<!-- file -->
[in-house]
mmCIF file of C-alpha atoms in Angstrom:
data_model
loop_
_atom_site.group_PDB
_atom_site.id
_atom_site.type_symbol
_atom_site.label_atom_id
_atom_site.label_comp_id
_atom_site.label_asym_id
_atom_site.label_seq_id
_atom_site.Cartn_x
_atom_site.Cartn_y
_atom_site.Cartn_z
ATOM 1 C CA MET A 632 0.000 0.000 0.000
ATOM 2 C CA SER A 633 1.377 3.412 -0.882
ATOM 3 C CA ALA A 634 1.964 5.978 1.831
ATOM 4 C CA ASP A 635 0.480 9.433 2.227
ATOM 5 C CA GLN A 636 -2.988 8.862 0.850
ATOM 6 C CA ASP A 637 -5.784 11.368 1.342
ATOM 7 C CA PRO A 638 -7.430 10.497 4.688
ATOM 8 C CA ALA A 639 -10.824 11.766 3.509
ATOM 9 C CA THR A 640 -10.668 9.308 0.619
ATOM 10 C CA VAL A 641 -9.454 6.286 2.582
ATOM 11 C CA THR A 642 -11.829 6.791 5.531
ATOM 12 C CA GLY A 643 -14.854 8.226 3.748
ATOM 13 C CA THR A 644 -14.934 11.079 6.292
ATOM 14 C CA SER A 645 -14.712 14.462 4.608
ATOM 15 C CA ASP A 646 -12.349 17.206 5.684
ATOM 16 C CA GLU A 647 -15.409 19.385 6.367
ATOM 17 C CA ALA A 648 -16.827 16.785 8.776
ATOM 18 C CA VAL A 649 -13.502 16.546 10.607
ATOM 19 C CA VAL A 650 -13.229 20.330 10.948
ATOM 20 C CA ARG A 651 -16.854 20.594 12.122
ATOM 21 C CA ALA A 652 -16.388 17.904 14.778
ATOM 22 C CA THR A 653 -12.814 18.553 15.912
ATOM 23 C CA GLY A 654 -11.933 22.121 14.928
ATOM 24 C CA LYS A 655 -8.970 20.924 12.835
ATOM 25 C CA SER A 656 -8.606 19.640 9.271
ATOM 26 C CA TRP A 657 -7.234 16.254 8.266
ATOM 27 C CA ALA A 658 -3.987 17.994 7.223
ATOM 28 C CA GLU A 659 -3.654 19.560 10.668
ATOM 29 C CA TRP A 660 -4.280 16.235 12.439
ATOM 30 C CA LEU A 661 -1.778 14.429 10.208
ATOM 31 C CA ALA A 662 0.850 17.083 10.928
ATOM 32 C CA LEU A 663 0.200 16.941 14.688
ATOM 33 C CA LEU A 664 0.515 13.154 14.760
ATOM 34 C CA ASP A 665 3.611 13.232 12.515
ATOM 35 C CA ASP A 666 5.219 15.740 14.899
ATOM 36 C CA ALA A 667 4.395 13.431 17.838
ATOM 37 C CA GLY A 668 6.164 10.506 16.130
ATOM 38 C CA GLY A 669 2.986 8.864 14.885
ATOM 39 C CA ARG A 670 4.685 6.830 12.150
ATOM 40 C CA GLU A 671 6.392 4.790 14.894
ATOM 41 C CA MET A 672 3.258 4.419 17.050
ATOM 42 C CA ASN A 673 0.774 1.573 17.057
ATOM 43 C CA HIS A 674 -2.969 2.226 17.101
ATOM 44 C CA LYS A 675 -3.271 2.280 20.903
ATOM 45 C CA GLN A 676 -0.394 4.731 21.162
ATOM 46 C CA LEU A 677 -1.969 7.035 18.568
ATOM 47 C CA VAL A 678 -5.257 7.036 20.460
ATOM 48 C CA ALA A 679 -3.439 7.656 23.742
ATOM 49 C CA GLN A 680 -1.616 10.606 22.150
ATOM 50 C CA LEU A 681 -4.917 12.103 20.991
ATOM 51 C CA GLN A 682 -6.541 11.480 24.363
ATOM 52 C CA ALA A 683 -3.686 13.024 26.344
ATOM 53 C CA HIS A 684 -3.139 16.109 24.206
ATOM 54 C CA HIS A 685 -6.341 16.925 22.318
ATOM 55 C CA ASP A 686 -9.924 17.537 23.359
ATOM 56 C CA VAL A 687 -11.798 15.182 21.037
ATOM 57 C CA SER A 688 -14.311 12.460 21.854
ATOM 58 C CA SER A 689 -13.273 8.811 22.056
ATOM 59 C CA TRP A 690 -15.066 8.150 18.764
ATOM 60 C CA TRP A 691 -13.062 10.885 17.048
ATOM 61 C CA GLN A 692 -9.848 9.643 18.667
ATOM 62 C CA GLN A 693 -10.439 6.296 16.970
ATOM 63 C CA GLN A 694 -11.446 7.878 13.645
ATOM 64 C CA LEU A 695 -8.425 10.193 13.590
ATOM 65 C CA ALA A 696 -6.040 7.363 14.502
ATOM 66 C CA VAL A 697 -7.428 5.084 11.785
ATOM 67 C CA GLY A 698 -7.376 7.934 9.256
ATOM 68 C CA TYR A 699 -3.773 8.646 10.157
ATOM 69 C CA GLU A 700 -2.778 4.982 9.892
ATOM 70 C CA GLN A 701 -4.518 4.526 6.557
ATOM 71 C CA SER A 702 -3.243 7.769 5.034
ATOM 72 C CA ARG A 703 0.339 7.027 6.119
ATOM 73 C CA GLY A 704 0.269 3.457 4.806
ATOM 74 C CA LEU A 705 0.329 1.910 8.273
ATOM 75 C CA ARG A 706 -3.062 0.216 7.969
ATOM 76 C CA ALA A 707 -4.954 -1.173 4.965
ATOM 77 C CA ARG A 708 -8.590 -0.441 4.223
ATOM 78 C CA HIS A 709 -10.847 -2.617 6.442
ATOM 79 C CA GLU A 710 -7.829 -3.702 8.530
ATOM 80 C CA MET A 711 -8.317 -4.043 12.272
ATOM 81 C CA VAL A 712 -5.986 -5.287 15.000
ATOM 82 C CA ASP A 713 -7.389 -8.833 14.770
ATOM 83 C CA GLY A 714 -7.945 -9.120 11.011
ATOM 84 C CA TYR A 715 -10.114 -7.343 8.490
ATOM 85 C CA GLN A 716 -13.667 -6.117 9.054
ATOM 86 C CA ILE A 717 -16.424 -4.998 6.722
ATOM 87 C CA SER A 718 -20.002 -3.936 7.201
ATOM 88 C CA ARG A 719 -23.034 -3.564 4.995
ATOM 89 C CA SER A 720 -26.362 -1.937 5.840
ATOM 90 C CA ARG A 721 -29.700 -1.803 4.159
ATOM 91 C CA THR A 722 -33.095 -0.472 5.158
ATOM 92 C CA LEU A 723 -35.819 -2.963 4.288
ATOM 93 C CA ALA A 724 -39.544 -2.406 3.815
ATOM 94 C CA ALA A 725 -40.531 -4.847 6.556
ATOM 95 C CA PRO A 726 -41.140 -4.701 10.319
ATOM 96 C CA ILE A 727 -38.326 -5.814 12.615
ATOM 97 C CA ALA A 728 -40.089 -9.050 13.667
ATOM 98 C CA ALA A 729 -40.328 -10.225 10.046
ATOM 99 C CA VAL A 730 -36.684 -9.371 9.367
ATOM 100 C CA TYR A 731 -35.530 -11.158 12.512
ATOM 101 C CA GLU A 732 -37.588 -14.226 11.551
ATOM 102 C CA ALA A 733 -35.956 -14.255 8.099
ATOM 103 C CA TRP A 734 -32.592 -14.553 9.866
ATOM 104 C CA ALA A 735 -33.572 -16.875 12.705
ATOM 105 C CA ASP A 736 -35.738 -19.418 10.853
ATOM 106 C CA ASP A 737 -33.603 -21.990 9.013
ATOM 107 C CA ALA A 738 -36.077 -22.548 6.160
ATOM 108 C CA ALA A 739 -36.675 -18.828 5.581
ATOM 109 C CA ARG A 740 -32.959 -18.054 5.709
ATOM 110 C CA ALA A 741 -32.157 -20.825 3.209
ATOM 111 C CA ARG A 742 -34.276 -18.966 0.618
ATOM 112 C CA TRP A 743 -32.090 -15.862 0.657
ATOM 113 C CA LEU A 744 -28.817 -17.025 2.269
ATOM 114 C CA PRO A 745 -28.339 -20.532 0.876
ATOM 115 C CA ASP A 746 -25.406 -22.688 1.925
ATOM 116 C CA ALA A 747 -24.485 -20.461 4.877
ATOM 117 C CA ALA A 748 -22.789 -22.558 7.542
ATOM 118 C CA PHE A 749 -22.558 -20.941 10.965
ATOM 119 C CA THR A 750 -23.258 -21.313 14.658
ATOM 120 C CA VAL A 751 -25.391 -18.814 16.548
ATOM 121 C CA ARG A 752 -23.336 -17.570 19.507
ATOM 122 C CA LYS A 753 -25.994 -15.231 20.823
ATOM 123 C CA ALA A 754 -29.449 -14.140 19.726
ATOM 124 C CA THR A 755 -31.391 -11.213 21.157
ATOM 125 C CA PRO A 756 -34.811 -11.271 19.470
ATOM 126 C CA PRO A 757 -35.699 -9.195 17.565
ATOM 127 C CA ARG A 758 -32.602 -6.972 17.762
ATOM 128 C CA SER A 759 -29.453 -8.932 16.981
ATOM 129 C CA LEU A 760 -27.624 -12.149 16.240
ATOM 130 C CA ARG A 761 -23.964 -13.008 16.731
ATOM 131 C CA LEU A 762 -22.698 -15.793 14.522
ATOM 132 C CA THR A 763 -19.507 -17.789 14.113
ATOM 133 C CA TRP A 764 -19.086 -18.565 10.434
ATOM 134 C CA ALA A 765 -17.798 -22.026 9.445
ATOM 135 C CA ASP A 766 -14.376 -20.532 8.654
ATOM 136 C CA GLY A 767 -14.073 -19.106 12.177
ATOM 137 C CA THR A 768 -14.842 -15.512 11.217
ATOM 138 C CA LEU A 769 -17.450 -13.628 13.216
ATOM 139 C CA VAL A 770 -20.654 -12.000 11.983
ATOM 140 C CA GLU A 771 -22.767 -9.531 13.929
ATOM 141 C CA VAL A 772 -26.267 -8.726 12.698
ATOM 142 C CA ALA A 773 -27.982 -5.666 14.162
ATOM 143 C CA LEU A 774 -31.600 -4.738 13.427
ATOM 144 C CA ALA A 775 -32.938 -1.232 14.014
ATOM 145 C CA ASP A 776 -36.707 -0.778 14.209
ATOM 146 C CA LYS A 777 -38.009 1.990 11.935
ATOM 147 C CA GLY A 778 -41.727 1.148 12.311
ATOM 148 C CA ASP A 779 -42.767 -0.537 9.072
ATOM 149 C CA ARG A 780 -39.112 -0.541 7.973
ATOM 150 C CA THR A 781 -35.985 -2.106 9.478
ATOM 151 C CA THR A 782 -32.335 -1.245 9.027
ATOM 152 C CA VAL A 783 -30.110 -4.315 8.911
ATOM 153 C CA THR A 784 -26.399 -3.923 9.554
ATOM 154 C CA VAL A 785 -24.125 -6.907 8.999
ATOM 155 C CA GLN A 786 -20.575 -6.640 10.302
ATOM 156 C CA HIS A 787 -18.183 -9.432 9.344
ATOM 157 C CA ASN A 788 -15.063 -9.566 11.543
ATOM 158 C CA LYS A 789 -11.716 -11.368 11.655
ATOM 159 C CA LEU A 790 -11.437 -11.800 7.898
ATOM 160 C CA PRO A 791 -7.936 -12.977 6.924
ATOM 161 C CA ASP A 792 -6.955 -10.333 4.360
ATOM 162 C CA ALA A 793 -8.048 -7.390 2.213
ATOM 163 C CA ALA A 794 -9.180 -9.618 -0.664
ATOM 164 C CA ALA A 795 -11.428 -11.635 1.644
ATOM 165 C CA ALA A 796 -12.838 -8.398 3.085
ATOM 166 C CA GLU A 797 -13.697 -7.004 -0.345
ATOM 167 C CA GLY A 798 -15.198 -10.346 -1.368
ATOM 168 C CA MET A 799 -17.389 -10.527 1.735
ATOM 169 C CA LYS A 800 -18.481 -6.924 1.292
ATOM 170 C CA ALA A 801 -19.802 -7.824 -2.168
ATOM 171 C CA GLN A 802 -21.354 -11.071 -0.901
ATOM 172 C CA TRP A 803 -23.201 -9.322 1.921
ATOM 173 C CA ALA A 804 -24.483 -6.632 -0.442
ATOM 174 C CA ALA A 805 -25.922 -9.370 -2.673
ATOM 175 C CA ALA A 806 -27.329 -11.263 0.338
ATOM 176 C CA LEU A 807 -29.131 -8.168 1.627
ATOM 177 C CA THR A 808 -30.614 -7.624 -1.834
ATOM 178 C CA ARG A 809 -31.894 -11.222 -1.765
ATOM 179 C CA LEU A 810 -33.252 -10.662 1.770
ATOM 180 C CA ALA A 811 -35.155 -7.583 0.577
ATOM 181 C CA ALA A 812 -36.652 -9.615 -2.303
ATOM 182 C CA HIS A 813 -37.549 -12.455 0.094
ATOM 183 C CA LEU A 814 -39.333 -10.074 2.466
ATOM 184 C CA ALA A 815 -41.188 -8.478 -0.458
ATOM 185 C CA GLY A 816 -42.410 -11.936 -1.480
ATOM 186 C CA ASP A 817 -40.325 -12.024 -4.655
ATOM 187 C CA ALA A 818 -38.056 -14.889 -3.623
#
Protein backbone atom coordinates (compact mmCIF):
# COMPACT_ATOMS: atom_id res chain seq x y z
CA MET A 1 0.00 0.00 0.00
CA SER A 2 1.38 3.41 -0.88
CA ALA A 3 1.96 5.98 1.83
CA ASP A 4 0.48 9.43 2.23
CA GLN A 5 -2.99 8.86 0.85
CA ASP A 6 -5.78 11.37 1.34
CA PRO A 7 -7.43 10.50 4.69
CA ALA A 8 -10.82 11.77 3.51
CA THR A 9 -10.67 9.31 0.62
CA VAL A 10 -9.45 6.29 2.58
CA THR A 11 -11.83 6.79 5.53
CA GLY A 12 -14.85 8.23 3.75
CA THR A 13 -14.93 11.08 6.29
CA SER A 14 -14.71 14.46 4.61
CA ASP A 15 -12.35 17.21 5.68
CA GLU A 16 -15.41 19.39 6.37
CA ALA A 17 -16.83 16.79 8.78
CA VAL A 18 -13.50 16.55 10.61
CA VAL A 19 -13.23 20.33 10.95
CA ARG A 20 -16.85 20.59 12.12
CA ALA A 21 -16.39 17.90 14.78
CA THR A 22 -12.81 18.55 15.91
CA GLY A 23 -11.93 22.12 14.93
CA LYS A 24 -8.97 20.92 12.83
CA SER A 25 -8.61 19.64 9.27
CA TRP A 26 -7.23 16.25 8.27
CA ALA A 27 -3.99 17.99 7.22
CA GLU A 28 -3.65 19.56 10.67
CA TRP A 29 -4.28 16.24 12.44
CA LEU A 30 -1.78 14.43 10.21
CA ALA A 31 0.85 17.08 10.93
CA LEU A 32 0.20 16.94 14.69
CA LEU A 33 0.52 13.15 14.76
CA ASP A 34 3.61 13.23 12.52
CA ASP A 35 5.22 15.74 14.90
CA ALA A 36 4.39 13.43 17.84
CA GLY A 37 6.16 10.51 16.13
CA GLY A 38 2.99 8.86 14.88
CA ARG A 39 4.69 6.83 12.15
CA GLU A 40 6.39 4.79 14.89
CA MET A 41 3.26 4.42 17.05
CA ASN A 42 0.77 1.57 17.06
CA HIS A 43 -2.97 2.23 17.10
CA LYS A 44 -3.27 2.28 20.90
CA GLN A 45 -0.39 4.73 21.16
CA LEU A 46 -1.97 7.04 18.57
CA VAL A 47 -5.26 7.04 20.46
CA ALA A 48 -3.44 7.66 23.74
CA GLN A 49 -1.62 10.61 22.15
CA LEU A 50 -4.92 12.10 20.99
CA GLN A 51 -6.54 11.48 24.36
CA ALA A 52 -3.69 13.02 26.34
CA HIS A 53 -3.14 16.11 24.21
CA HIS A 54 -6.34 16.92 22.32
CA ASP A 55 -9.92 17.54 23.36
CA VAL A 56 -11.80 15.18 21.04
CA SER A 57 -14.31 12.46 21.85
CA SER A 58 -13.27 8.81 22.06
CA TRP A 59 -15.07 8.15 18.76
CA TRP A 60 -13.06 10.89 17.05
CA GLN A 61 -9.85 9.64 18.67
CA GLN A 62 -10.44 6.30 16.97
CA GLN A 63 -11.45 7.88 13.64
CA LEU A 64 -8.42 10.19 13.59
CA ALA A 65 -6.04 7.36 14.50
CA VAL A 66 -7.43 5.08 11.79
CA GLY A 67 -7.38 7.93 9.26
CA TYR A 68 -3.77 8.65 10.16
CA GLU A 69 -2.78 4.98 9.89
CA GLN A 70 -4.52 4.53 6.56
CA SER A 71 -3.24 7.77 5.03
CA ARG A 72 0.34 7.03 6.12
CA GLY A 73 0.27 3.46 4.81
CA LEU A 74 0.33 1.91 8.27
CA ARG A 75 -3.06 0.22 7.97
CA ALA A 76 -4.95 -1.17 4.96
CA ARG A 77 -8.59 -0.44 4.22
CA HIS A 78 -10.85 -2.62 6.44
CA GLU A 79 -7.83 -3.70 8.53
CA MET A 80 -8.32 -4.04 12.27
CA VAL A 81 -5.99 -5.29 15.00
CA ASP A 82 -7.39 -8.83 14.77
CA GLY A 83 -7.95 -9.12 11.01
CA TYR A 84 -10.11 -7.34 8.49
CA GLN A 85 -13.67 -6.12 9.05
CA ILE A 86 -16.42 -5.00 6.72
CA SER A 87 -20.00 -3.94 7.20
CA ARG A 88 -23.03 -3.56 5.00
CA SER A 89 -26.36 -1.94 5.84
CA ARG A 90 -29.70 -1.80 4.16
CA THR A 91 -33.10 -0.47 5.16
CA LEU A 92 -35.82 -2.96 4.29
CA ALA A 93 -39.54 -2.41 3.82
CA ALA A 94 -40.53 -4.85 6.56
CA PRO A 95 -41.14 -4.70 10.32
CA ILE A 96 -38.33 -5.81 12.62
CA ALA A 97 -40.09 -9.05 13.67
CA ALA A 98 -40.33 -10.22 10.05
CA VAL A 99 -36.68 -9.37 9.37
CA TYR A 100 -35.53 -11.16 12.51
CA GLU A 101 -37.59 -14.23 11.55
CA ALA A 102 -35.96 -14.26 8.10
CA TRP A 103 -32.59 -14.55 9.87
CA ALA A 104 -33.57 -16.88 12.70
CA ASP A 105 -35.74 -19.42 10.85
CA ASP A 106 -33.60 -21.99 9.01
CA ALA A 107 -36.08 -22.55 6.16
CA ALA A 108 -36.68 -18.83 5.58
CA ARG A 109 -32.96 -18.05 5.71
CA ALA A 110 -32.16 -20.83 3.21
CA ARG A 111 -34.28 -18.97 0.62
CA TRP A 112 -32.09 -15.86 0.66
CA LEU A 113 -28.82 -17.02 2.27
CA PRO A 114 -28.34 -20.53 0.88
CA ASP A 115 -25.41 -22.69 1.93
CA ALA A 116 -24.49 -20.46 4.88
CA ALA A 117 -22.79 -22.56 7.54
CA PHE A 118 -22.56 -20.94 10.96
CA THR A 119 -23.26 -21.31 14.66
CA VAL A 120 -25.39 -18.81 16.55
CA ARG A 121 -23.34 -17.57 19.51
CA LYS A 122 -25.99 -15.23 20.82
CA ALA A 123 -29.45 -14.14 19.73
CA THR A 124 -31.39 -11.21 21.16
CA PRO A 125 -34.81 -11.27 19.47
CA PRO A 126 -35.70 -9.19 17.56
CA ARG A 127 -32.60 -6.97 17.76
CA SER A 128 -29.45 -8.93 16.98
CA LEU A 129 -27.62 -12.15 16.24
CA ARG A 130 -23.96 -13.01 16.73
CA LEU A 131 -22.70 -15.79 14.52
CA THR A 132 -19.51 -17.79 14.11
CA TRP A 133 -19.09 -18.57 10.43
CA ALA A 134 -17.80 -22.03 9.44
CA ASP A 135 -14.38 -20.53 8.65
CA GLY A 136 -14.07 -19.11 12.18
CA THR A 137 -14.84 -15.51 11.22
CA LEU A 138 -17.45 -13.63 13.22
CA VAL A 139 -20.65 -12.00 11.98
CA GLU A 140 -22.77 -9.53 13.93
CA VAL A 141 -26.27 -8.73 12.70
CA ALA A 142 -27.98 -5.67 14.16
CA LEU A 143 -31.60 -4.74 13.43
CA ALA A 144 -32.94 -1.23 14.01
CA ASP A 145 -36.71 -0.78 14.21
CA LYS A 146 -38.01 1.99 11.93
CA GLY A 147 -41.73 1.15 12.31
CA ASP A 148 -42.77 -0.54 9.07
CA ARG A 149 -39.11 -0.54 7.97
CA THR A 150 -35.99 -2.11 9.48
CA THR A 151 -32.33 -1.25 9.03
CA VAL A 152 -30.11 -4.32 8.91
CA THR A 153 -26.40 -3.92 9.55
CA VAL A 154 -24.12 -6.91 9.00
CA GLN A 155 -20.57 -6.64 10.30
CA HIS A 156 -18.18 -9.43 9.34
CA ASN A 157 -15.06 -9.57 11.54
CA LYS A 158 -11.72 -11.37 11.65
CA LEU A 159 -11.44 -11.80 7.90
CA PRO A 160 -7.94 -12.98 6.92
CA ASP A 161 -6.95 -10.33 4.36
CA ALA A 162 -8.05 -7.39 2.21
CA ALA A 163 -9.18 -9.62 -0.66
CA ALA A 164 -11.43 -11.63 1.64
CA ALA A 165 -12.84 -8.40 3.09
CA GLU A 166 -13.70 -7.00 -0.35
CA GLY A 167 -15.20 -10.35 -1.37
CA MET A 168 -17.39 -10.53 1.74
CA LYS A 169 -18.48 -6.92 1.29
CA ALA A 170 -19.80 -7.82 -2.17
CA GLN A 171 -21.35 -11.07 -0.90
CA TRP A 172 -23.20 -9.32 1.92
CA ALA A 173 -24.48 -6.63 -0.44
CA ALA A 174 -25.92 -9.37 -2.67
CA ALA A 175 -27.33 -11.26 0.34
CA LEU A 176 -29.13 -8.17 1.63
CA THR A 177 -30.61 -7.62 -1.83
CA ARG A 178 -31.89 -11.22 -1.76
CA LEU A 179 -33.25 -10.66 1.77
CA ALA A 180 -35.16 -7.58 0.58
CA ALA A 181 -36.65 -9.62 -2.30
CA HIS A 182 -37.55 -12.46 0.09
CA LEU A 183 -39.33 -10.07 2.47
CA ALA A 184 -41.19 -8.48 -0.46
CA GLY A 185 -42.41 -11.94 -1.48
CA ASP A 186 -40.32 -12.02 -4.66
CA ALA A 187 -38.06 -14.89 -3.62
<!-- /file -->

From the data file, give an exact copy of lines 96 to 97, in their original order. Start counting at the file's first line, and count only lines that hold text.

ATOM 82 C CA ASP A 713 -7.389 -8.833 14.770
ATOM 83 C CA GLY A 714 -7.945 -9.120 11.011